Today show host Karl Stefanovic has confronted the Minister for Communications Senator Mitch Fifield over mounting criticism of the National Broadband Network (NBN).
Politicians have been placing blame for the expensive and lengthy rollout of the network after a Telecommunications Industry Ombudsman’s report showed NBN complaints had increased by 160 per cent in the last financial year.
Liberal politicians including Prime Minster Malcolm Turnbull have attempted to shift the blame onto Labor, while former Labor prime minister Kevin Rudd accused the Turnbull government of making detrimental changes to his ‘perfectly designed’ plan.
Interviewing Senator Fifield on the Nine breakfast program on Tuesday, Mr Stefanovic asked whether he too would “play the blame game” over the “$50 billion disaster”.
“Do you feel in any way responsible?” Stefanovic asked Senator Fifield.
“What we inherited from Labor was a failed project,” Senator Fifield retorted, prompting Stefanovic to shoot back: “That sounds like the blame game.”
“It was a failed project Karl,” Senator Fifield said. “We’ve turned it around, we’ve got it on track. NBN is now available to half the nation and it’ll be 75 percent by the middle of next year and it will be all done and dusted by 2020.
“The good news is that’s a good six to eight years sooner then it would have been the case under our predecessors.”
Stefanovic’s line of questioning then turned to the network’s cost, and whether the government could ever recoup the money spent.
On Monday, Prime Minister Turnbull warned that the commercial return on the network would likely not be enough to write off the government’s investment of about $49 billion.
Senator Fifield conceded making the money back would be “hard”, but suggested it may be possible after the project reached completion and was put up for sale.
“We’ll know at that stage what return the taxpayer ultimately gets,” Senator Fifield said.
But Mr Stefanovic labelled the project a “turkey” and challenged Senator Fifield to “fast forward to 2020” and attempt to sell it to future investors.
“What I’d say is that this is a NBN we are the first continent to have this sort of fast broadband network. It’s fit for purpose and it’s over to the investors,” Senator Fifield said.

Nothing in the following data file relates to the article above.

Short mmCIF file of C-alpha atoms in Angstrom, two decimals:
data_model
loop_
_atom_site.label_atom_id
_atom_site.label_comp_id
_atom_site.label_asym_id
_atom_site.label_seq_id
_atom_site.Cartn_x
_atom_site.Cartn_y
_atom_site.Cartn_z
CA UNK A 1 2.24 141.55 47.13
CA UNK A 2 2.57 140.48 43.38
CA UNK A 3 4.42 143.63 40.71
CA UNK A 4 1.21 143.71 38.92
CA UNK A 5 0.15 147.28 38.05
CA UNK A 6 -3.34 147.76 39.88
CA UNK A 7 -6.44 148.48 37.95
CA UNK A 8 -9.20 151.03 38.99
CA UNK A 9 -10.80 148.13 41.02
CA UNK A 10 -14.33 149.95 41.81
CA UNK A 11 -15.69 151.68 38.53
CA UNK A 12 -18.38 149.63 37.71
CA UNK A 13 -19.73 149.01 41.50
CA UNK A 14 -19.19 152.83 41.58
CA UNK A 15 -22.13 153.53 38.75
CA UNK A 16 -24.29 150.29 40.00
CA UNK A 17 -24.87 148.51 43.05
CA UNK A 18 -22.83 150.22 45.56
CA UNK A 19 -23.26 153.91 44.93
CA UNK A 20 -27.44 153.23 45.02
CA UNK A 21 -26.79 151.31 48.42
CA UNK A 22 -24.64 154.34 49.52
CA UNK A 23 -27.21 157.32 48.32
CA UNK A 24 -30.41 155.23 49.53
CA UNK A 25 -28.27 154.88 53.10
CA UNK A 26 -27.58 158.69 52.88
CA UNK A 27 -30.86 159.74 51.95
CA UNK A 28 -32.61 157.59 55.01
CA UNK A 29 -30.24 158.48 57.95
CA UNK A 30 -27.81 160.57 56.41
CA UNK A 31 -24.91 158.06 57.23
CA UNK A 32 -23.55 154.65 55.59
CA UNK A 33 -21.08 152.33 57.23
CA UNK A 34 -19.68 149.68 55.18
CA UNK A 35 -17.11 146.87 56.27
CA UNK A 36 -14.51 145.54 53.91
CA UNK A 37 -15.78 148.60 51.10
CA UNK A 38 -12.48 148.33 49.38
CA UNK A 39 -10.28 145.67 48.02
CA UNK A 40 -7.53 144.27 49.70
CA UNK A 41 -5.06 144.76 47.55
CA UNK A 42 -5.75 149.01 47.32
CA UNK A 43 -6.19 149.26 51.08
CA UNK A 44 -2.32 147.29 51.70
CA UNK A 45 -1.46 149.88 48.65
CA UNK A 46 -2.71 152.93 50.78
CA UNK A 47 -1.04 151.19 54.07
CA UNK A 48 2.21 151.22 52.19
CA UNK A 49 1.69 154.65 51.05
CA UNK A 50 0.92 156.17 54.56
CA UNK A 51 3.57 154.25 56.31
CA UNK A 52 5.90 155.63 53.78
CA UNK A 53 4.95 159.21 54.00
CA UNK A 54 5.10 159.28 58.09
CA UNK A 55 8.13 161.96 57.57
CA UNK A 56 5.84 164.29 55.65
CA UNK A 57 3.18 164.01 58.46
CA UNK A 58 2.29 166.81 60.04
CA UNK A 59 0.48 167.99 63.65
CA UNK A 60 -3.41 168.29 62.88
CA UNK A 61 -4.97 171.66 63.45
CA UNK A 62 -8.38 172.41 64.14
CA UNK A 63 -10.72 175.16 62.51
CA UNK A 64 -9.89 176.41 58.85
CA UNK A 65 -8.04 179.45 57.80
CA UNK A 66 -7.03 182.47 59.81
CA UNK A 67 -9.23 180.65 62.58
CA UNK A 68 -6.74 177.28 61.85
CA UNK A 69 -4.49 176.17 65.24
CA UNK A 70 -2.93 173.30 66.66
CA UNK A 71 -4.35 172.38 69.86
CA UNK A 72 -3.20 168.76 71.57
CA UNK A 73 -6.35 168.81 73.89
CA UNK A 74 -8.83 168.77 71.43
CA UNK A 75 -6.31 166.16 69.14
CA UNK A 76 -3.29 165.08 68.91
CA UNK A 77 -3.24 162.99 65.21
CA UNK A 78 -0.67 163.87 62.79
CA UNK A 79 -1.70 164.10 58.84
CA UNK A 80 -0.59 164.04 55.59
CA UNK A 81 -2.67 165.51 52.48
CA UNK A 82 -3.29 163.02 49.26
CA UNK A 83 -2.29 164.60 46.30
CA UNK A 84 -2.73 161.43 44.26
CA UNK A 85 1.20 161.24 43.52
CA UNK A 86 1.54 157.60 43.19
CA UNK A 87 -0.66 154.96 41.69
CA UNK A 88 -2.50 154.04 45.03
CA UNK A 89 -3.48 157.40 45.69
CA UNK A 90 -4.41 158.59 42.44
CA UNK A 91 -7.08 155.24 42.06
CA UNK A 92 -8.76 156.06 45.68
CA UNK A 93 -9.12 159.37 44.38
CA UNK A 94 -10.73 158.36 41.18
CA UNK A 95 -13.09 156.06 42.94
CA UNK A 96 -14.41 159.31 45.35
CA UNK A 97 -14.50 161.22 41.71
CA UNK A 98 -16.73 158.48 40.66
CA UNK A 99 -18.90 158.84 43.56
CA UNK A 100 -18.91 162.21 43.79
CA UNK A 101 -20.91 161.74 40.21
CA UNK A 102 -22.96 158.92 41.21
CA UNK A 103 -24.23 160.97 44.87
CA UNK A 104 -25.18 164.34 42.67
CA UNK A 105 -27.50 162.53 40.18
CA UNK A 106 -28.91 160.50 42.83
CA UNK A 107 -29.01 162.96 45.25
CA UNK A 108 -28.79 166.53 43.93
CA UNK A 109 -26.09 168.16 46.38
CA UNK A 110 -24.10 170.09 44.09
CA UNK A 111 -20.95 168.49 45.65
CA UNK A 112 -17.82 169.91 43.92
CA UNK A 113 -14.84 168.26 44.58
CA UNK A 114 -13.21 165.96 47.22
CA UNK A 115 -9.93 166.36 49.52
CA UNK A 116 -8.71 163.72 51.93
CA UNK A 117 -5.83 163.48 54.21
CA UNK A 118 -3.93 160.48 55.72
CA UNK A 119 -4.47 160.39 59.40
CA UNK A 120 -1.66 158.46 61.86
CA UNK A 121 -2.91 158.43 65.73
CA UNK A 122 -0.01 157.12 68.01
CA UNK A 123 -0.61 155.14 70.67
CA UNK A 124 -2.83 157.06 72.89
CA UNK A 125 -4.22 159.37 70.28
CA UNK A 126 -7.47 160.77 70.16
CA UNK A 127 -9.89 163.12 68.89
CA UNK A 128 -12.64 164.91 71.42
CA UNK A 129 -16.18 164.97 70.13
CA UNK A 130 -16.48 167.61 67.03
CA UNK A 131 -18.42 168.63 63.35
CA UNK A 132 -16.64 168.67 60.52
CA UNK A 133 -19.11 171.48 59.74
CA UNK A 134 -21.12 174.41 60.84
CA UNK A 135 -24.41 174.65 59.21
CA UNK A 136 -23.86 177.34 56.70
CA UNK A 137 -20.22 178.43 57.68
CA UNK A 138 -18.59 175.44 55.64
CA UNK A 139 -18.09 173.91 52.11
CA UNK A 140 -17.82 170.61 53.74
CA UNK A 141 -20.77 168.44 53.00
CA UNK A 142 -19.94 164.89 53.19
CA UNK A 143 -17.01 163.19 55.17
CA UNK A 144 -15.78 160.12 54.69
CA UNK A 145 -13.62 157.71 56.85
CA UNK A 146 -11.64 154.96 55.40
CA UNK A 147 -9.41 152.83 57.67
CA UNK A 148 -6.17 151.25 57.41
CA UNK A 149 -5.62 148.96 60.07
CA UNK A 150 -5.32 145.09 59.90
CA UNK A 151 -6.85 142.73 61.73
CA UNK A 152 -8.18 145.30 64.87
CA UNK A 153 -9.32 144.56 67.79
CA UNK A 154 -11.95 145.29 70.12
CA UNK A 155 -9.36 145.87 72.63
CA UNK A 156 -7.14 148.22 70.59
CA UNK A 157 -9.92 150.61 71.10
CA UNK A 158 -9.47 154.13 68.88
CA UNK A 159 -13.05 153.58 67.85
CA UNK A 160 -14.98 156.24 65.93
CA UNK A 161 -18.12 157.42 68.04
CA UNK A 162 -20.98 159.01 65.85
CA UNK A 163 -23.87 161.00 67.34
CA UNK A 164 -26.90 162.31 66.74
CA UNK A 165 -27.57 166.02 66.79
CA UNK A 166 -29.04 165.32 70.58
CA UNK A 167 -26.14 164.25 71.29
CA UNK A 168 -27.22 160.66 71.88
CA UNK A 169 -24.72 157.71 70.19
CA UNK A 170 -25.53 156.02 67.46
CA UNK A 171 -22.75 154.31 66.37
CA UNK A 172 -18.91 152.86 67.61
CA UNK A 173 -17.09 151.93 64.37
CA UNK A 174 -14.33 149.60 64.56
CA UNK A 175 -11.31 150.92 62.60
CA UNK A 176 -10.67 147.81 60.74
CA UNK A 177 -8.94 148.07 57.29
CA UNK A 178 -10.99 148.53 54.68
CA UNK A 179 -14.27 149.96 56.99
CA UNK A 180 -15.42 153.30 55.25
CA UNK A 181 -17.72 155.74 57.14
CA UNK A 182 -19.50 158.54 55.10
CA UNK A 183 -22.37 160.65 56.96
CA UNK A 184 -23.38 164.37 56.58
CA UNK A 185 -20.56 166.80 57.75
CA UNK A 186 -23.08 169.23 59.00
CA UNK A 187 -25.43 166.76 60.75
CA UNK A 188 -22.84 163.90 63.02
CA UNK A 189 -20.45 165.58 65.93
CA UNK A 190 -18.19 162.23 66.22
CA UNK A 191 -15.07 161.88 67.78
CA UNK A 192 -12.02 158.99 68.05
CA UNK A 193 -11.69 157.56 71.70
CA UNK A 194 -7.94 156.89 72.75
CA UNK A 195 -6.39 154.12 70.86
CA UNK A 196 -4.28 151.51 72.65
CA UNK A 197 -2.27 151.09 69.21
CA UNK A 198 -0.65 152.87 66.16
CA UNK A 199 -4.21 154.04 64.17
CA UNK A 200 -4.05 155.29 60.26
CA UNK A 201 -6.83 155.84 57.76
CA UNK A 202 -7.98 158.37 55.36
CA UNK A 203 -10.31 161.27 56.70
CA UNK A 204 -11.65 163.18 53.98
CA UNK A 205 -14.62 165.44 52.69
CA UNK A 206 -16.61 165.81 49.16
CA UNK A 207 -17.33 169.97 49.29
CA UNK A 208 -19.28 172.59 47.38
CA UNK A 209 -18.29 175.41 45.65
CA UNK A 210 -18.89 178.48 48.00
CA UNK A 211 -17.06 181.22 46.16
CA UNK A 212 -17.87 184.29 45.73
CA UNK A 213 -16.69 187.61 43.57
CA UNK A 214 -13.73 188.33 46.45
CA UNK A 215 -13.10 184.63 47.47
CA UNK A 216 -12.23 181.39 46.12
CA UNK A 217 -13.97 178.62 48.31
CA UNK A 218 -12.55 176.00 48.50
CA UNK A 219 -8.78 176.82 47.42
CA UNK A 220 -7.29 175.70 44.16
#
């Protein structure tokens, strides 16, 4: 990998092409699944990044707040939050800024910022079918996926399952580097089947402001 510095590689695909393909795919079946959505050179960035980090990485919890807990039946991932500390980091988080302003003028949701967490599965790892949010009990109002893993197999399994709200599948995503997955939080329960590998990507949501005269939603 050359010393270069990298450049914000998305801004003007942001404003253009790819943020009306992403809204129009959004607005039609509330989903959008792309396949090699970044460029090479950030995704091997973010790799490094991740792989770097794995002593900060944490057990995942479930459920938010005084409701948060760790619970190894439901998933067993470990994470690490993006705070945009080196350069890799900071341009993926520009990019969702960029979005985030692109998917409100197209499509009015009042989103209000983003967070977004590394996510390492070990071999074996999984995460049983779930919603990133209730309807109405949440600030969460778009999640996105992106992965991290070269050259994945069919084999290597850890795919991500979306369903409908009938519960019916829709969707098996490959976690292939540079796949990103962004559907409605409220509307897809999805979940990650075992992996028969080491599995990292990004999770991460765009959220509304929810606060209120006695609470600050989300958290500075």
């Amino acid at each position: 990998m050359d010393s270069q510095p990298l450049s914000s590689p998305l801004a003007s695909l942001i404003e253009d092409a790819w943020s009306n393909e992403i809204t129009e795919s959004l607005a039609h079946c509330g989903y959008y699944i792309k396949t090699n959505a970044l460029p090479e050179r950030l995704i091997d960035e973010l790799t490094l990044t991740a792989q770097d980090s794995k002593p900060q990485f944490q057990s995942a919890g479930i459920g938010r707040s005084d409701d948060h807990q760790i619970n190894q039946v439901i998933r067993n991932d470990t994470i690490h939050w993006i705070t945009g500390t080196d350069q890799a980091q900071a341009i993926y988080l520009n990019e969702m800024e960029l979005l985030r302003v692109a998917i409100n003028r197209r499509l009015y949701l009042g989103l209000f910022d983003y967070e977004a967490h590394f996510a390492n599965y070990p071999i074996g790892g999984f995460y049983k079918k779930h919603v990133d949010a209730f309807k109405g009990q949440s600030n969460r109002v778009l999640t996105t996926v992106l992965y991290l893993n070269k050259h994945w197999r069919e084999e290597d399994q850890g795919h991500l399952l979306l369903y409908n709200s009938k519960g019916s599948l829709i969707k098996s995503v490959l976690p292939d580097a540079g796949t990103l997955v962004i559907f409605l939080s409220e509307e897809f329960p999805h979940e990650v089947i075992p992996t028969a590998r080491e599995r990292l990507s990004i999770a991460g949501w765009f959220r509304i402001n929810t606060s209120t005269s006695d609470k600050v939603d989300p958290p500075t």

“That’s your pitch?” an incredulous Stefanovic shot back.
“I don’t have a room of investors before me at the moment … my focus is on getting the NBN completed,” Senator Fifield said.
“It’s ineffective, it’s outdated already!” Stefanovic argued. “You’re not going to be able to sell it, who’s going to buy it?”
Despite Senator Fifield’s protestations, Stefanovic said the Australia public wanted the government to take responsibilty for the “stuff-up” and “write it off”.
“We are taking responsibility. It absolutely has it challenges, but our job isn’t to look into the rear view mirror, our job is to get this thing rolled out,” Senator Fifield concluded.
Former PM Mr Rudd appeared on Channel Nine shortly after Senator Fifield and said it made his “blood boil” to see the NBN become “practically useless”.
Referring to the Turnbull government, Mr Rudd said: “These guys just did a 180-degree change, produced an entirely new NBN while keeping the name, radically changed it in terms of whether the cable was going to your home or somewhere else in the suburb.
“And here is my deep source of anger – they did so largely in partnership with News Limited because News Limited had a big interest which was they wanted to protect their Fox cable monopoly in this country.”
On Monday, Mr Turnbull said Labor had handed his government a “calamitous trainwreck”.
“No-one would’ve wanted to start from where Labor left us, so we have done the best we can getting that project on track,” he said.
— The Today Show (@TheTodayShow) October 23, 2017